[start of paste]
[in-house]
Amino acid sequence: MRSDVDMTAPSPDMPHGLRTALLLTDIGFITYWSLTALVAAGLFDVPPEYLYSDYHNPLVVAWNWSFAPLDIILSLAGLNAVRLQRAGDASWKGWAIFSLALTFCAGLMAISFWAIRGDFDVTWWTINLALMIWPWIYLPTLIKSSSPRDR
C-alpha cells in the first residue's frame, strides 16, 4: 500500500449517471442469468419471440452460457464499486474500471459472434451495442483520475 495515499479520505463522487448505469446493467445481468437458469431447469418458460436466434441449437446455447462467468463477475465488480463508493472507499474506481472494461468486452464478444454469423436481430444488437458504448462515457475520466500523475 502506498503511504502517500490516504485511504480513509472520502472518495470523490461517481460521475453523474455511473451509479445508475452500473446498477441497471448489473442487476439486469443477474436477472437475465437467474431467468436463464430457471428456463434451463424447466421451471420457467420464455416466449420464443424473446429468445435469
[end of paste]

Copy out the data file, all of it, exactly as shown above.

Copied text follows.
[in-house]
Amino acid sequence: MRSDVDMTAPSPDMPHGLRTALLLTDIGFITYWSLTALVAAGLFDVPPEYLYSDYHNPLVVAWNWSFAPLDIILSLAGLNAVRLQRAGDASWKGWAIFSLALTFCAGLMAISFWAIRGDFDVTWWTINLALMIWPWIYLPTLIKSSSPRDR
C-alpha cells in the first residue's frame, strides 16, 4: 500500500449517471442469468419471440452460457464499486474500471459472434451495442483520475 495515499479520505463522487448505469446493467445481468437458469431447469418458460436466434441449437446455447462467468463477475465488480463508493472507499474506481472494461468486452464478444454469423436481430444488437458504448462515457475520466500523475 502506498503511504502517500490516504485511504480513509472520502472518495470523490461517481460521475453523474455511473451509479445508475452500473446498477441497471448489473442487476439486469443477474436477472437475465437467474431467468436463464430457471428456463434451463424447466421451471420457467420464455416466449420464443424473446429468445435469